Vessel crew change derby

For many, crew change day is the most loved and hated day of their marine occupation lives. It is also a mariner’s most dangerous day, even with double crew onboard and the boat tuned up during his or her hitch.

So, you don’t believe me? Here are some real examples where crew change days have gone bad.

During one particular crew change the boat actually sank. I wonder if anyone noticed that sinking feeling? An important safety tip is if your gear, groceries, and boots are underwater maybe you may want to delay the crew change and go check the bilge.

In another crew change a departing deckhand decided to break out the oven cleaner during the turnover so the new folks would enjoy a sparkling stove. He hastily slathered on the stuff and then bolted for the van without mentioning it to anyone. When the van is leaving, the van is leaving. Unknowingly, the new deckhand baked chicken strips smoked in lye for dinner. We all thought it tasted a bit funny.

In another example, to beat the rush on the crew launch in from the work site, the master and crew abandoned the boat leaving only the mate onboard. This lightening quick crew change would take place on the pier. The new guys could catch the next launch out. Meanwhile, the dredge told the boat to move the scow. The mate, single handed, found it to be quite the trick. The dredge captain was not a happy digger. The tug company got a call from the customer. At least there wasn’t a fire or flood.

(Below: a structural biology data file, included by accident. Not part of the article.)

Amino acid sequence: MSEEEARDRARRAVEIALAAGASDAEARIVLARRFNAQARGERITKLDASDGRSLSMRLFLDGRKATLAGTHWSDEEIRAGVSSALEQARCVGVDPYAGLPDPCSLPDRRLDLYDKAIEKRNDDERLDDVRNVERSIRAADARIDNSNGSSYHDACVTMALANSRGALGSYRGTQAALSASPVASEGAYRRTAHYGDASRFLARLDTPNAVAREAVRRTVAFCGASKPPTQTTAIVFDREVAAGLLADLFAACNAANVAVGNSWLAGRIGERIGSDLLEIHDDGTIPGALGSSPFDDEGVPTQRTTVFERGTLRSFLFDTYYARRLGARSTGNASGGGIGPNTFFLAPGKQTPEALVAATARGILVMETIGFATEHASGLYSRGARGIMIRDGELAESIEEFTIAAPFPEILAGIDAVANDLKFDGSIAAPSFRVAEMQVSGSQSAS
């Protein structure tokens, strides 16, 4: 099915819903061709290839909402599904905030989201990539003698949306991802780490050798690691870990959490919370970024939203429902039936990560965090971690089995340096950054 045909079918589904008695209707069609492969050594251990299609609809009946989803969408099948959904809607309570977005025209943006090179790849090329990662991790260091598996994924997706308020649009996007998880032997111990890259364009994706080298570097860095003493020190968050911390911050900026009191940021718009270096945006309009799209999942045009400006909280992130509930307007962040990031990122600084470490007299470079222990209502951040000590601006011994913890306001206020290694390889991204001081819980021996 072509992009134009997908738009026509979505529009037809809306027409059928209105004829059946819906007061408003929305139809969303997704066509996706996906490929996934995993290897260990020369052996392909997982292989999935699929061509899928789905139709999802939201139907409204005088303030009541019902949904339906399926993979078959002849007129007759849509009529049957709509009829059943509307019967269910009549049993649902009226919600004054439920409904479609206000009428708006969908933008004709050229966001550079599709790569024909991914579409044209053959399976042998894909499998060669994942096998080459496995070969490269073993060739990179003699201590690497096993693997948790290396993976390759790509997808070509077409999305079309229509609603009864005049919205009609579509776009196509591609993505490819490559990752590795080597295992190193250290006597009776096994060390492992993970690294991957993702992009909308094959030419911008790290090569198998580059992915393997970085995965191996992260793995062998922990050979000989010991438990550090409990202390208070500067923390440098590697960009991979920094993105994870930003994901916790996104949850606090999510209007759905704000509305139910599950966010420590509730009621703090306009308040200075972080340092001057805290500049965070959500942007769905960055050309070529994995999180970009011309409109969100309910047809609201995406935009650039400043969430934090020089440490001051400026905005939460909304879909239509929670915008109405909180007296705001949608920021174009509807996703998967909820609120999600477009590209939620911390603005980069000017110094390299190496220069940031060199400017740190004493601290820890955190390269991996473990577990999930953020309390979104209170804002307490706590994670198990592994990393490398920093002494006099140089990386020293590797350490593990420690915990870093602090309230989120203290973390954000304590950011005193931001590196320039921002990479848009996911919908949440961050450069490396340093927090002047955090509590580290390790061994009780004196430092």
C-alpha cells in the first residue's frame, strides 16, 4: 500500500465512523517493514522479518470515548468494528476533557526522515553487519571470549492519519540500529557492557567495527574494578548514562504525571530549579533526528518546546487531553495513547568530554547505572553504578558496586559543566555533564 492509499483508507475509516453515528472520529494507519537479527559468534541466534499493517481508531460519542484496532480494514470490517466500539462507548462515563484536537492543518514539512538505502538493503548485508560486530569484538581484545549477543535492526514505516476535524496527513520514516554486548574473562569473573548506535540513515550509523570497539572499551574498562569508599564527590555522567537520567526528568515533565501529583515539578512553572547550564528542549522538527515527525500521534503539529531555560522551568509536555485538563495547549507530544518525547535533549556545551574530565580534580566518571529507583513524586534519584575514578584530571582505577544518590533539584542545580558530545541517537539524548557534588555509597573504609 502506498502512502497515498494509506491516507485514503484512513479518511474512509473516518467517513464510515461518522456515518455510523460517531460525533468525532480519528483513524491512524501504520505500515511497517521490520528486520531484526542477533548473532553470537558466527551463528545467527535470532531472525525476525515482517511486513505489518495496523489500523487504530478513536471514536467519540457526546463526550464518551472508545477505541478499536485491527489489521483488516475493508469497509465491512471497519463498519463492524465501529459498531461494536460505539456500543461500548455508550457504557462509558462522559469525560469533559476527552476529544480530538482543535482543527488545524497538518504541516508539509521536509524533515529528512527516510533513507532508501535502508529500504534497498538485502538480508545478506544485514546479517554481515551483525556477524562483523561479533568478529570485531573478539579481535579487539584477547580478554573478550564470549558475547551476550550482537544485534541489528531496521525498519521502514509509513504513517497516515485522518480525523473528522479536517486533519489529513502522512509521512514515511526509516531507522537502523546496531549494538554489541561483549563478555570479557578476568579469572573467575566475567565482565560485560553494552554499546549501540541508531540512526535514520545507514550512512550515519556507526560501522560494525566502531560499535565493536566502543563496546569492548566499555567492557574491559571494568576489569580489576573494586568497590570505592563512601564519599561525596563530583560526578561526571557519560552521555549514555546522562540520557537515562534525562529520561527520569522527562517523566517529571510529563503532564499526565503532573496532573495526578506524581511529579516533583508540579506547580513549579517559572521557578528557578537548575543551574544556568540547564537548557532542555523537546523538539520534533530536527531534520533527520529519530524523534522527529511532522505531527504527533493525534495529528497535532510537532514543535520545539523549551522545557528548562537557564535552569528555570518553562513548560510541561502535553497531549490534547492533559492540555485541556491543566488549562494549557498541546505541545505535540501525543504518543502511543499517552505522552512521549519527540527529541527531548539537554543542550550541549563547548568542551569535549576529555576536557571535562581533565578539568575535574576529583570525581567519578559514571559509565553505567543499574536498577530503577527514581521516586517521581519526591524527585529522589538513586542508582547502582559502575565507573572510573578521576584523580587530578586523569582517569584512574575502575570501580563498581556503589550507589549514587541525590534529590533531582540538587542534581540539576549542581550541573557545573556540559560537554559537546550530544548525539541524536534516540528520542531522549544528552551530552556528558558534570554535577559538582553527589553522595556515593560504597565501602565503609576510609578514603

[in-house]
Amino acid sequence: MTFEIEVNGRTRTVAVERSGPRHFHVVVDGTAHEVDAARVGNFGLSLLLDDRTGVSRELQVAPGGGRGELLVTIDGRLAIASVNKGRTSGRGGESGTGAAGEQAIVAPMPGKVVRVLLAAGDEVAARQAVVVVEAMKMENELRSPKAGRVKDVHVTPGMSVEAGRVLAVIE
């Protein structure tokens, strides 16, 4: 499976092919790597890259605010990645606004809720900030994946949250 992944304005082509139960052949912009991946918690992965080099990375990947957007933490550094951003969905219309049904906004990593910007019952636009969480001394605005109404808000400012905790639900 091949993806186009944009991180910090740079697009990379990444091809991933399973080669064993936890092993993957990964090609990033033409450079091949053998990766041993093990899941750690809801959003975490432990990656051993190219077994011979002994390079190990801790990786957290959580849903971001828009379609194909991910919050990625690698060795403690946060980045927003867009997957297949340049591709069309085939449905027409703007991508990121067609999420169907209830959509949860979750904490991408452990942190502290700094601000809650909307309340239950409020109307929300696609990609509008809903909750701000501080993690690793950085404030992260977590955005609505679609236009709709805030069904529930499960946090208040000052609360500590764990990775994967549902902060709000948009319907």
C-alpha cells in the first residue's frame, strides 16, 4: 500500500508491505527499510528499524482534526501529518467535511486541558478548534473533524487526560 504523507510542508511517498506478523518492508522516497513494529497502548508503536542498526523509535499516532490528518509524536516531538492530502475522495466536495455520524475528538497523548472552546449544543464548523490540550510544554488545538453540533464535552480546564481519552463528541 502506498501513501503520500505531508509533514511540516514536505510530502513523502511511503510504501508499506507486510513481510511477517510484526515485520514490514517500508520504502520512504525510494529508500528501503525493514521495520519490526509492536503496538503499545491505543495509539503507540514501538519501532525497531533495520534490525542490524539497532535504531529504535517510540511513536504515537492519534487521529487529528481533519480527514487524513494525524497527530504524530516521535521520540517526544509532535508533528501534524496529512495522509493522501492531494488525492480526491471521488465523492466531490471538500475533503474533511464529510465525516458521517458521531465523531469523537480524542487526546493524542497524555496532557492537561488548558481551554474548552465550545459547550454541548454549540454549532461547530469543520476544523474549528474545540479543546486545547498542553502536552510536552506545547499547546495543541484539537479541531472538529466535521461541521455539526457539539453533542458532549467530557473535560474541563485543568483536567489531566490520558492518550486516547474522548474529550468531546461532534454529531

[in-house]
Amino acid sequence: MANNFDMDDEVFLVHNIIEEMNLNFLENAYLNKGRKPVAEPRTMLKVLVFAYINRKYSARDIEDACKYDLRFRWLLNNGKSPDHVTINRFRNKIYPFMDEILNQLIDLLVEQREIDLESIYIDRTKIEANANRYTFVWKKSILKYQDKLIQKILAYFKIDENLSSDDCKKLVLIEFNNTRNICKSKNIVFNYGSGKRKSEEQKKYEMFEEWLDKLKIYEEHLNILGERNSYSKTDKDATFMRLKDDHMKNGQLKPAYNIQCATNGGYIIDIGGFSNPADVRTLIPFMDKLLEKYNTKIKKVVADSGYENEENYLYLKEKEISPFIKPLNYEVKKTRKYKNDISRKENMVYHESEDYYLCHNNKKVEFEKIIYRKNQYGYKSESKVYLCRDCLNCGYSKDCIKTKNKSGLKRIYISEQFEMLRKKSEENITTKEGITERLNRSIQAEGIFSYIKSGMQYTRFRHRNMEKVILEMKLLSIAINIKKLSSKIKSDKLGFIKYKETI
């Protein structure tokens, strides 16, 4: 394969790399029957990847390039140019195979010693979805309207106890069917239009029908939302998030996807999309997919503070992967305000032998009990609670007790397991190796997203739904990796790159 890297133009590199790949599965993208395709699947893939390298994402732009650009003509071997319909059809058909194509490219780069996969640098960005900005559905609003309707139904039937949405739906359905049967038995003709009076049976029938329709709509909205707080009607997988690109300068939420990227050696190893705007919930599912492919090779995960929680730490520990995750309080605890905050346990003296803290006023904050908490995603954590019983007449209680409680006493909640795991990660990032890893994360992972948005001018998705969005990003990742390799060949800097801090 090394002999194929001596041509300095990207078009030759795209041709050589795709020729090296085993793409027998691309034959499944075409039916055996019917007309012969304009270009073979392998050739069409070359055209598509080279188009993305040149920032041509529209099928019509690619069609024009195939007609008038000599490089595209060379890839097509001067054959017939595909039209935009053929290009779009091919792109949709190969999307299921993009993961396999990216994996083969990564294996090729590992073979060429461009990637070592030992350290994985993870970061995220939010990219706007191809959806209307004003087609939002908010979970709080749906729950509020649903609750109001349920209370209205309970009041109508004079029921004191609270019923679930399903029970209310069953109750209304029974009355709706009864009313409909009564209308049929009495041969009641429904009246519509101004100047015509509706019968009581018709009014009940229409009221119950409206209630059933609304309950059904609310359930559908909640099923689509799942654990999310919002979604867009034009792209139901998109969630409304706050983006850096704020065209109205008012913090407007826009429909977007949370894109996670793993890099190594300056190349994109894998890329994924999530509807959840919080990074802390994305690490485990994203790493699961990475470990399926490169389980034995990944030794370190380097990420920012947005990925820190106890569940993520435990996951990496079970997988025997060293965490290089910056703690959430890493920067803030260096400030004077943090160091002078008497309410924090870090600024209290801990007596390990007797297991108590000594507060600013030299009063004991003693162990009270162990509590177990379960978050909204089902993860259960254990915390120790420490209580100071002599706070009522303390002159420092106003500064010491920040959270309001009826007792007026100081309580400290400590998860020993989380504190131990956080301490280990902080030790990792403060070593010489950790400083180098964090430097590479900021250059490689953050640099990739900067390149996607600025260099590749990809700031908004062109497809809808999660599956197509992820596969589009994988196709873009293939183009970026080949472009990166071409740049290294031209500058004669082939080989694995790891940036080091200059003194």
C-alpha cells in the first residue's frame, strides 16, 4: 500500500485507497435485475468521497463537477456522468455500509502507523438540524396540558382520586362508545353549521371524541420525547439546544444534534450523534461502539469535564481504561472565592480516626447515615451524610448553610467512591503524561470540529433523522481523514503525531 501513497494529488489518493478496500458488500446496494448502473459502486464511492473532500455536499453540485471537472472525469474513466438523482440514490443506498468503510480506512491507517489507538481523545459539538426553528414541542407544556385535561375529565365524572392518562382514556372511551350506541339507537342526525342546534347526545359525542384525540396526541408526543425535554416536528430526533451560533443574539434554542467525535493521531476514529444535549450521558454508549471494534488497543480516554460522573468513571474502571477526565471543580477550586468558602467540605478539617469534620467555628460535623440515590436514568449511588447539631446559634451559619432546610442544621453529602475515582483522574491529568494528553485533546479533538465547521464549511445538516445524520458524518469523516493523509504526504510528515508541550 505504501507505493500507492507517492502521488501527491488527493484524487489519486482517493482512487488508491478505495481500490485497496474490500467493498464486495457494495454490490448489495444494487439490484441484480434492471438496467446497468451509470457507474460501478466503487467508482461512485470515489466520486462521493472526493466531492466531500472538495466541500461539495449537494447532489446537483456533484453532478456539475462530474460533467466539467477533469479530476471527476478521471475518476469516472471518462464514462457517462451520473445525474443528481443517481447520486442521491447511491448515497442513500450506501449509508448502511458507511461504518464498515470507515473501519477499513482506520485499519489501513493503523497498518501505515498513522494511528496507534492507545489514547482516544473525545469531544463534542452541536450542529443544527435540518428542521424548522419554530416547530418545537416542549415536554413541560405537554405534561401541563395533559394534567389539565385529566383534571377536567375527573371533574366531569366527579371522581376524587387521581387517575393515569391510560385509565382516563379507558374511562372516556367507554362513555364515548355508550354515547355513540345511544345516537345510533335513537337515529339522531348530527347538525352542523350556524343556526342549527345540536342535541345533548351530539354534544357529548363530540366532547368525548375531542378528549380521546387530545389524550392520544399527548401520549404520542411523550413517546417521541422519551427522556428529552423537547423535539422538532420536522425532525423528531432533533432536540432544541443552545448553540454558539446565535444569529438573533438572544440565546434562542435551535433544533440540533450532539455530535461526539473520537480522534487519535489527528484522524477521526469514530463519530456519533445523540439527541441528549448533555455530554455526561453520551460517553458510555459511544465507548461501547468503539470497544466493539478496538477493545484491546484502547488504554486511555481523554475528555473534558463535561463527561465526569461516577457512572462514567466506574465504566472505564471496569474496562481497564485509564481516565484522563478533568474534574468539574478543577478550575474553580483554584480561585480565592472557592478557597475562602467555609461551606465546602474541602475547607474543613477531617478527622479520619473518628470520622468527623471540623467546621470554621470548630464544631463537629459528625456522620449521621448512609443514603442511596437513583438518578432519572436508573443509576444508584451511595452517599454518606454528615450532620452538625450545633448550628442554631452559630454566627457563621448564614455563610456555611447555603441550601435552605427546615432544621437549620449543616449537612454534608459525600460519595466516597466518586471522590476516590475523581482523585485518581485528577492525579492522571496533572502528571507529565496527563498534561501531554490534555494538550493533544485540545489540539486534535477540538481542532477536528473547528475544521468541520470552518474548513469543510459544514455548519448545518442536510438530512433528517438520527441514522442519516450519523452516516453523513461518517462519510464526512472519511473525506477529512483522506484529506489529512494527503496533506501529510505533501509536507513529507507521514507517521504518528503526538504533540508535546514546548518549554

All of the above are true examples of improper turnovers at crew change, conducted in the name of careless haste. Masters are responsible for crew changes. Every other crew needs to fully brief their replacements too. Failing to review items such as engineering, deck, and safety issues, status of lifesaving equipment, fuel, lube, and water onboard, work items finished and yet to be done, voyage plans, weather forecasts, electronics, the job and customer’s expectations, logs, and even the groceries, sets the boat (and you) up for failure. Most importantly, don’t forget that walk around of the boat. Being party to a slack crew change is unprofessional and is simply unsafe.

“You got it, I got it” just doesn’t cut it. End your hitch confident that you leave the oncoming crew completely and safely ready to start their hitch. You’ll be back to inherit it all again too soon and the shoe will then be on the other foot. Sail Safe!


About the author

Capt. Peter Squicciarini

Capt. Peter Squicciarini is a licensed master mariner and marine safety specialist at the U.S. Coast Guard Atlantic Area Command in Portsmouth, Va. He has worked on towing, passenger, and fishing vessels, and was a safety and compliance manager for an East Coast tug and barge company. He also served in the Navy as a surface ship officer and commanded several warships. He can be reached at

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